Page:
of this study is descriptive.
The study is based on the Sociology of Childhood that
defines childhood as a three-dimensional concept. The firstdimension
addresses childhood as a social construction, which
is separate from the essential idea of the childish being. This
social construction has been expressed in different ways across
history and in every sociopolitical context. The second dimension
defines childhood as a permanent sociological category of the
social structure, although its members are constantly renewed.
The third dimension comprises children as “social actors with an
agency capacity” that open generational and gender relations of
power with other actors, both within their families and in other
social areas. Nevertheless, that social role is not often recognized
in society and in academics. This is due to the adult centrism that
discriminates against them because of their age and economic
In the fieldwork developed with parents where child migration
processes (family reunification) were addressed, they comment
that before the child arrival, they seek information about schools
and the necessary documents for enrollment and subsequent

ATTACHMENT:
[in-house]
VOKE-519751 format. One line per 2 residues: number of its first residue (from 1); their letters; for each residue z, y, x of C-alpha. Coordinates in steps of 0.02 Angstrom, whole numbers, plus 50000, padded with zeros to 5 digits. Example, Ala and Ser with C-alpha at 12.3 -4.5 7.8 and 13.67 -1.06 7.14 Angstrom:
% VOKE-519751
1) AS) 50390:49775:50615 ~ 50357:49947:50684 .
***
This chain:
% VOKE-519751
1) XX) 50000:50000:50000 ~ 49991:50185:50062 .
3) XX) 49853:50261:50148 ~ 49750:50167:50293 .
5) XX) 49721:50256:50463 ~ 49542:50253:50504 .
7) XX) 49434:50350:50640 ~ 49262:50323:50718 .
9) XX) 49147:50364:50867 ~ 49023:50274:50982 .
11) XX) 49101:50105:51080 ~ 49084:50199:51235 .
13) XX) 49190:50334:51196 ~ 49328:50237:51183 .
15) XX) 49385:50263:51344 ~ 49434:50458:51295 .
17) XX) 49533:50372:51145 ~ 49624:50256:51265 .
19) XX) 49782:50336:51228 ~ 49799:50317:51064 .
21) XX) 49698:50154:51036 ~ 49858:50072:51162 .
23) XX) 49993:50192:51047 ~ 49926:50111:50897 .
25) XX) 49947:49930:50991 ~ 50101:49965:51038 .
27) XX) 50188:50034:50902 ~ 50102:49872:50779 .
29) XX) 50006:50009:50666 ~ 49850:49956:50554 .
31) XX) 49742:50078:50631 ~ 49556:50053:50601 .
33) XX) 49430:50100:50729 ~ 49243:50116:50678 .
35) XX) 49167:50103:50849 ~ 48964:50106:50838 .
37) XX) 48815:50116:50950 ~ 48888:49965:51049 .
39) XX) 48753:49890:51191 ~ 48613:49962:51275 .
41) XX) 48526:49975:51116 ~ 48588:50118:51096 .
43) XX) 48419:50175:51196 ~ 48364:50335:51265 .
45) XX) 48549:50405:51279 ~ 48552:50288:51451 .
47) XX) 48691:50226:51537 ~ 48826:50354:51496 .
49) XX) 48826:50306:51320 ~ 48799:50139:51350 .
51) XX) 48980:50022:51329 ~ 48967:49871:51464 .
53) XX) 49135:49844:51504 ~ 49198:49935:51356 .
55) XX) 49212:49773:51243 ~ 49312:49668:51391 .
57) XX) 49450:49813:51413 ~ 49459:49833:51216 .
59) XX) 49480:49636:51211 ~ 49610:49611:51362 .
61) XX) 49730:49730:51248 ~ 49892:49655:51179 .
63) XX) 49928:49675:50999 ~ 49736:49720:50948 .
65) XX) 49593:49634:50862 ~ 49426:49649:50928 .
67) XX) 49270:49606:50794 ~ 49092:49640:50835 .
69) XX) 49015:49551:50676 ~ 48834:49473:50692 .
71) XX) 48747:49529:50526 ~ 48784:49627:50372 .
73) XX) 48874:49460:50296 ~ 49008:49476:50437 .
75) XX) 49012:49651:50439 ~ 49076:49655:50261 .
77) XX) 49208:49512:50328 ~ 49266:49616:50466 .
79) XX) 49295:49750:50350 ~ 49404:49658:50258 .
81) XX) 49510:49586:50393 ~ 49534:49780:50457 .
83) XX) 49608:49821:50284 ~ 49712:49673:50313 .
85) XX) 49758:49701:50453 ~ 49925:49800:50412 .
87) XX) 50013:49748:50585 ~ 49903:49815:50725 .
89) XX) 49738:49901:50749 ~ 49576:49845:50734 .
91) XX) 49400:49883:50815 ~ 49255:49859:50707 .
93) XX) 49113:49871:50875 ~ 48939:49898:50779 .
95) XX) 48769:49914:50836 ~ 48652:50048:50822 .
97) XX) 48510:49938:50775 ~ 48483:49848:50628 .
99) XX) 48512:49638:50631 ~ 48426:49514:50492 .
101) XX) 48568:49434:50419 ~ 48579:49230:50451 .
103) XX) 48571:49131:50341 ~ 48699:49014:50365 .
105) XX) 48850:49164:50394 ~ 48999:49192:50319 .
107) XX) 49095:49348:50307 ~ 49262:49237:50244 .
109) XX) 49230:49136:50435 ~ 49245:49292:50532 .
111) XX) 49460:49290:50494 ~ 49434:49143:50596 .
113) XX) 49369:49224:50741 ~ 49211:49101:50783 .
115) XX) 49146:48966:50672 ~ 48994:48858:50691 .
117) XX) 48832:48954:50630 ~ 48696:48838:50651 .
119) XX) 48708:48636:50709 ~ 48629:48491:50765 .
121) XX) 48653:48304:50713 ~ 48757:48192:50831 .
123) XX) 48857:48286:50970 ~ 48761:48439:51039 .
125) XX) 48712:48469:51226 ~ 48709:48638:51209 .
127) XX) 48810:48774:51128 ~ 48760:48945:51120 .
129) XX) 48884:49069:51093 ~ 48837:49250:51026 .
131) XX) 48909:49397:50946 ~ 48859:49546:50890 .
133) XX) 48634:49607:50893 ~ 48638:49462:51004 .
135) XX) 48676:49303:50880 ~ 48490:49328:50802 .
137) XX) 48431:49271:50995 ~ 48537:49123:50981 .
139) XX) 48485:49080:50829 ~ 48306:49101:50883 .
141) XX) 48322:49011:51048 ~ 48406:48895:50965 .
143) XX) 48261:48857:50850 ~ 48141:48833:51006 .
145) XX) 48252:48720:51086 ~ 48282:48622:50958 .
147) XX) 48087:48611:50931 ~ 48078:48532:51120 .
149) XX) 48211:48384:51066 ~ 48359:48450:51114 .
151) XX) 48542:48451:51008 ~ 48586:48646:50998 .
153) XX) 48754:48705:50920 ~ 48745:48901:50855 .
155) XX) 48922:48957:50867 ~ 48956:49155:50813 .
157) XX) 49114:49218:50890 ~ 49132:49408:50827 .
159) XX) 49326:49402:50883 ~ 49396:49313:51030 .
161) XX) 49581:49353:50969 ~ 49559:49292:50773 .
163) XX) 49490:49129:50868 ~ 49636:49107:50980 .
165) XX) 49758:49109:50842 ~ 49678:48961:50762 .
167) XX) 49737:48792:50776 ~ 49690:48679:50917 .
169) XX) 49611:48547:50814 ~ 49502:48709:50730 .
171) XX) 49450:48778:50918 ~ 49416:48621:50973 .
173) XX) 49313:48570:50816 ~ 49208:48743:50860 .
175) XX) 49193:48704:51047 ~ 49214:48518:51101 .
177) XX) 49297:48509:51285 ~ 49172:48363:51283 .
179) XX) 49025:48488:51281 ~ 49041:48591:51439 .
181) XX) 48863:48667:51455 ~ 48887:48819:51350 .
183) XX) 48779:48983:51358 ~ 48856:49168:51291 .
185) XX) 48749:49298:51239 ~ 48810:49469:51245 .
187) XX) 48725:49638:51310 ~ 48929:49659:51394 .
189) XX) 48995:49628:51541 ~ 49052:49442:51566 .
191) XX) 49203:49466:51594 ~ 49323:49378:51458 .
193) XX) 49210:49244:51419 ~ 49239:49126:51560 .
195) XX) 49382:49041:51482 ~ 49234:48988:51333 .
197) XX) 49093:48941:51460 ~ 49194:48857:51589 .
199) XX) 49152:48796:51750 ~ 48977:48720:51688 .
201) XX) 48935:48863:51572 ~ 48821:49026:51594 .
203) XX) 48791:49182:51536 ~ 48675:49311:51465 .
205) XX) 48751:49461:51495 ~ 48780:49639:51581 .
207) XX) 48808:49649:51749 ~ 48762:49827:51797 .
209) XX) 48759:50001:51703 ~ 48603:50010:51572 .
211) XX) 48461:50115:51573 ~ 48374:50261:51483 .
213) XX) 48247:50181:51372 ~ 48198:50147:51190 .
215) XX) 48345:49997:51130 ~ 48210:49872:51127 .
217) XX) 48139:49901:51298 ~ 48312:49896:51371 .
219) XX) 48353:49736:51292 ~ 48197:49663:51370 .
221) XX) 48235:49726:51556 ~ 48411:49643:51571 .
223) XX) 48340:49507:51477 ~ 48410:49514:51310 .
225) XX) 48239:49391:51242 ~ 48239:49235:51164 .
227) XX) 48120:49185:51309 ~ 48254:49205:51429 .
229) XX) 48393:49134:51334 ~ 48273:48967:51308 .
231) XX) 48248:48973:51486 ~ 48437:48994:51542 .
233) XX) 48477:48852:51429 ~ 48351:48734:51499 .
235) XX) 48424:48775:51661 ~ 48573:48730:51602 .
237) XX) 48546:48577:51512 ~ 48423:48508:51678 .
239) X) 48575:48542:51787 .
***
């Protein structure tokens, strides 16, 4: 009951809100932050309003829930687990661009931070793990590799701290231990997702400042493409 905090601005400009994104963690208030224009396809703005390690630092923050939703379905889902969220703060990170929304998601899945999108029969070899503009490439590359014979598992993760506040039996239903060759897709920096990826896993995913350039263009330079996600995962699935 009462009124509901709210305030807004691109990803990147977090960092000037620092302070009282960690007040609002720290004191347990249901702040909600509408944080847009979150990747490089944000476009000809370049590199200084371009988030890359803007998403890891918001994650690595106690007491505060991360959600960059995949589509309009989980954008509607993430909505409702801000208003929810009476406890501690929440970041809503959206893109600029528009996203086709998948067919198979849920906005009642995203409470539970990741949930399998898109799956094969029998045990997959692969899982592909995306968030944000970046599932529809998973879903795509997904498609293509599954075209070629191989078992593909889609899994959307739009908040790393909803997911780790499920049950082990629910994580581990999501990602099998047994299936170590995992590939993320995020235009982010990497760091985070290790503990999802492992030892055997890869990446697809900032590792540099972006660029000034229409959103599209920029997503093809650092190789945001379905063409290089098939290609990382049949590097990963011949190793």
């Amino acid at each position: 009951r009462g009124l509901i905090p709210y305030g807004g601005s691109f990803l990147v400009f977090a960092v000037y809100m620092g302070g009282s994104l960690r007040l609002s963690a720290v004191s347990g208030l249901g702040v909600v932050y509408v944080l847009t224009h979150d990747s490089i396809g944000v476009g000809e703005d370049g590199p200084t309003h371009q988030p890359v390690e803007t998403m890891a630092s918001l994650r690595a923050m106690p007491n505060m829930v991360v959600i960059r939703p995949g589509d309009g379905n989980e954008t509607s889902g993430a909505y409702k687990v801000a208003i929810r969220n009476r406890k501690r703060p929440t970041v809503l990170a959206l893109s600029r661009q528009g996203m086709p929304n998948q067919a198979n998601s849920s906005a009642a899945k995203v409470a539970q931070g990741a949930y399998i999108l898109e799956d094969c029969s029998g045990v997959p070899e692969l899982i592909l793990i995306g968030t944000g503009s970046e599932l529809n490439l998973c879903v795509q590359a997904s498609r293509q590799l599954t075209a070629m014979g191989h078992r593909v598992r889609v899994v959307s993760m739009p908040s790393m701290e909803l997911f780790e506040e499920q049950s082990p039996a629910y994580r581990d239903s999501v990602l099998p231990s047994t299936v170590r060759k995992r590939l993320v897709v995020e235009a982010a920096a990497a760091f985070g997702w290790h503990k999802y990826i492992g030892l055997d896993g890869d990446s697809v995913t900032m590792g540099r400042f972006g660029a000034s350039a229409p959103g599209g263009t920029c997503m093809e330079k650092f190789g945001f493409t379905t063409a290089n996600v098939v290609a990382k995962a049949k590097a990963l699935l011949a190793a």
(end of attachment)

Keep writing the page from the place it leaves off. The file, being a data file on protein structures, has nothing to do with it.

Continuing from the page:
regularization papers. Another aspect that families consider is
referred to address changes and changes in working hours, in
order to reconcile childcare with jobs. Sometimes families borrow
money to finance the trip for children and accommodation
expenses. Since many parents travel to Peru for the year-end
holidays and the summer holidays (January-February) and then
return to Chile, usually (but not always) the date of arrival of
Peruvian children coincides with the beginning of the school year
The motivations and emotions that children experience about
their own migration, once their parents are already in Chile, are
varied. Through the interviews, it is possible to verify that the
desire to know other places operates as a travel facilitator of
children. In the next segment, in the interview with Aurora -from
Lima- is evident how anxious she was to know Chile, whose image
had idealized presumably by the comments of her mother.
Yes, I wanted to come to Chile. I was anxious because I wanted
to know, I wanted to know Chile, that’s why. I thought everything
was nice, and I realized that the school was nice, Chile was nice and